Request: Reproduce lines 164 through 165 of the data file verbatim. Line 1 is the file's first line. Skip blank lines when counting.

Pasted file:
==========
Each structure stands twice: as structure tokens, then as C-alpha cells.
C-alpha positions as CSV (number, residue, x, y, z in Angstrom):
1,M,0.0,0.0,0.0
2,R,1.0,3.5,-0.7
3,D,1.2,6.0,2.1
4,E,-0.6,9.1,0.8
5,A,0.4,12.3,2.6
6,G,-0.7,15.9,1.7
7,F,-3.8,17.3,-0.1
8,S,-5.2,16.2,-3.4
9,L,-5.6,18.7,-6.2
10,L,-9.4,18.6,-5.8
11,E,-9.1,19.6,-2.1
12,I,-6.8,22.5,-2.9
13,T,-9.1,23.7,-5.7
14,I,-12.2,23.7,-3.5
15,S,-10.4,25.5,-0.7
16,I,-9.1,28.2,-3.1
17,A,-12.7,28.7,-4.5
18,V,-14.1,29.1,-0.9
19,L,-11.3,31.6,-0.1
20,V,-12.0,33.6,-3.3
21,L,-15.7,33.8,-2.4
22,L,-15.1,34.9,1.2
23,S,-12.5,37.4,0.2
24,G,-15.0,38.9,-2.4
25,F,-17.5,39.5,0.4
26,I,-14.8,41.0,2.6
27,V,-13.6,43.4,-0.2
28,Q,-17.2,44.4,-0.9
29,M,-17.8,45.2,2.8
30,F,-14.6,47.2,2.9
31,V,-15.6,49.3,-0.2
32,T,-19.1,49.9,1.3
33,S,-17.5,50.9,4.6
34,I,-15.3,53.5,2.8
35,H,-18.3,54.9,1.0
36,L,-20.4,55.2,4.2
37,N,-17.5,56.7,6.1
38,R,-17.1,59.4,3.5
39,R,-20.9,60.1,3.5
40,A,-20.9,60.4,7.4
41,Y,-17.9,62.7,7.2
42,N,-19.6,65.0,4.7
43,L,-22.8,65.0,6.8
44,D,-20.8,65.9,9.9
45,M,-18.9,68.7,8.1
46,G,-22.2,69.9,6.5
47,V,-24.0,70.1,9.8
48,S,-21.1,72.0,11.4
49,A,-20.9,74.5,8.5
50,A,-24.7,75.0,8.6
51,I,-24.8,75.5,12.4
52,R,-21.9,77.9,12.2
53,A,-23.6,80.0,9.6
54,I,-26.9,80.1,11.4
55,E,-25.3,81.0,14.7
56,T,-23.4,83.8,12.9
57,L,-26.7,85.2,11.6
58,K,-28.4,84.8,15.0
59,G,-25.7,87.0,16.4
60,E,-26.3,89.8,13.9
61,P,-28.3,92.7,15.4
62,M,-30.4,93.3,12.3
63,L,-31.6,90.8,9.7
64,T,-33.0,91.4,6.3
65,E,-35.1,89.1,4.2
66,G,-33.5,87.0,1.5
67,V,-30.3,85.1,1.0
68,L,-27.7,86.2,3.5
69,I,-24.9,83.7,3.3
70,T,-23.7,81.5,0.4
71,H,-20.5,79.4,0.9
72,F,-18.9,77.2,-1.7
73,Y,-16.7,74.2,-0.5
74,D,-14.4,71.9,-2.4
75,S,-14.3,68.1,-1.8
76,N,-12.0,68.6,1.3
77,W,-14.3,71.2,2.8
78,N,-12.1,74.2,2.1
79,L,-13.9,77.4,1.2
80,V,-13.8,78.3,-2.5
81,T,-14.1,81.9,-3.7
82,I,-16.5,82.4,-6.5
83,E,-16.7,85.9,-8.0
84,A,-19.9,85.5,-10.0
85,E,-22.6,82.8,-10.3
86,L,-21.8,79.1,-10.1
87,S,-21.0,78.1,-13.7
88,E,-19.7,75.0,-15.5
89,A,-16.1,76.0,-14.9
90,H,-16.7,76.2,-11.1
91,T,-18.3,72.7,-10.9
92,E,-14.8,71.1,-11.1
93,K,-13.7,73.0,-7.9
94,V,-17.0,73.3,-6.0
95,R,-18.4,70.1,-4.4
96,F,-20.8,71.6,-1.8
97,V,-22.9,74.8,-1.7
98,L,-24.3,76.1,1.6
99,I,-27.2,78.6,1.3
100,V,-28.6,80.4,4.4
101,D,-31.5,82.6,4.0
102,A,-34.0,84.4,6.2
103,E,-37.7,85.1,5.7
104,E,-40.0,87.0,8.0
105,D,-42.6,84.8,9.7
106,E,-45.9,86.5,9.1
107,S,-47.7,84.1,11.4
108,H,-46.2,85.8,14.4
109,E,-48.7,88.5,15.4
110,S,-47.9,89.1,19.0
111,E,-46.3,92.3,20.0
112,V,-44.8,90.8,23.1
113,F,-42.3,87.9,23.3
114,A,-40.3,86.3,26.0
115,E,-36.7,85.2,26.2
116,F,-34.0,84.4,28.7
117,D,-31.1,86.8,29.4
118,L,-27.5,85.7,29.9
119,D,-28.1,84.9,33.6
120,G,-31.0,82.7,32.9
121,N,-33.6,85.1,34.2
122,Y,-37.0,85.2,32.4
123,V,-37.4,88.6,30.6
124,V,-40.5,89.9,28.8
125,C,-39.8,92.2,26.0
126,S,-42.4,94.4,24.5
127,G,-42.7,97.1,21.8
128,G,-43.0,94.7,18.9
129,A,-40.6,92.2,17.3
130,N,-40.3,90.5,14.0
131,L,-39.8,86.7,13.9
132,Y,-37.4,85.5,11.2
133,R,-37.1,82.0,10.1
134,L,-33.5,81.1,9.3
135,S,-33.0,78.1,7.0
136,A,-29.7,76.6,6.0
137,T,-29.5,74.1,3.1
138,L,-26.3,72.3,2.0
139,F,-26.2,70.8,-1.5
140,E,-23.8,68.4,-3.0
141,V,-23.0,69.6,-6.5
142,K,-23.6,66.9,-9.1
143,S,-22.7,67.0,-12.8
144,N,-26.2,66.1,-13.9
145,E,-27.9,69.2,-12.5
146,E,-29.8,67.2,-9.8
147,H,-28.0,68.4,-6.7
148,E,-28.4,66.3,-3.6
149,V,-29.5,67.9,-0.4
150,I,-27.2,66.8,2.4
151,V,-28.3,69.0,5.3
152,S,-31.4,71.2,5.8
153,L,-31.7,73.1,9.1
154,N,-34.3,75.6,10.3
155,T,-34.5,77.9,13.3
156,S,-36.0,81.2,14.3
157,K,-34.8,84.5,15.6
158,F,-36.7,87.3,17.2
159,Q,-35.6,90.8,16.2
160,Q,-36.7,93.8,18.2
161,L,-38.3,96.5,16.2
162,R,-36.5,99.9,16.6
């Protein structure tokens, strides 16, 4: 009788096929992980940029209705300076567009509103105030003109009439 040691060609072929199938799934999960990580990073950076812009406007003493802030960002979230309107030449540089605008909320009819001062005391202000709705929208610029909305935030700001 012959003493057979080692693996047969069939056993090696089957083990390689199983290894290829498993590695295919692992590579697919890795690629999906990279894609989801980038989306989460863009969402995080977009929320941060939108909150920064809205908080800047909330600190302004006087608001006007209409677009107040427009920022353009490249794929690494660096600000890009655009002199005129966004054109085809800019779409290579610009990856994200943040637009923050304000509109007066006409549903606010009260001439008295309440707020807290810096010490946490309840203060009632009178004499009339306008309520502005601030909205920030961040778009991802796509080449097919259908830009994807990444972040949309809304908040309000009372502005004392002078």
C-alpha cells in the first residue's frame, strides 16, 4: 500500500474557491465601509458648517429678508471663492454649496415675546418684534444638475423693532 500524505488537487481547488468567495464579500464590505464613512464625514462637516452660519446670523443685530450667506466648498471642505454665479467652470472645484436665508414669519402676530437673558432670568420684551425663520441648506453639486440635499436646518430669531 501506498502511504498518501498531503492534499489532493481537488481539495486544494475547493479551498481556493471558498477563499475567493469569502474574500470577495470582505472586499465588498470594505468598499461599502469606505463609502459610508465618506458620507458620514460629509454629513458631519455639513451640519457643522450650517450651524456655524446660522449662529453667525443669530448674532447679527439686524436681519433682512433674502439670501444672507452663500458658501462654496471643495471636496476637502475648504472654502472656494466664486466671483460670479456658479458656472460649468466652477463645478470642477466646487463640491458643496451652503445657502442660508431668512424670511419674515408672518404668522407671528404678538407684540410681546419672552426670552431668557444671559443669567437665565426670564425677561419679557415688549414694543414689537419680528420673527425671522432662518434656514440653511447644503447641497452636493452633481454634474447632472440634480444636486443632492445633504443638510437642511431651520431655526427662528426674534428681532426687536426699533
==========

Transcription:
162,R,-36.5,99.9,16.6
């Protein structure tokens, strides 16, 4: 009788096929992980940029209705300076567009509103105030003109009439 040691060609072929199938799934999960990580990073950076812009406007003493802030960002979230309107030449540089605008909320009819001062005391202000709705929208610029909305935030700001 012959003493057979080692693996047969069939056993090696089957083990390689199983290894290829498993590695295919692992590579697919890795690629999906990279894609989801980038989306989460863009969402995080977009929320941060939108909150920064809205908080800047909330600190302004006087608001006007209409677009107040427009920022353009490249794929690494660096600000890009655009002199005129966004054109085809800019779409290579610009990856994200943040637009923050304000509109007066006409549903606010009260001439008295309440707020807290810096010490946490309840203060009632009178004499009339306008309520502005601030909205920030961040778009991802796509080449097919259908830009994807990444972040949309809304908040309000009372502005004392002078």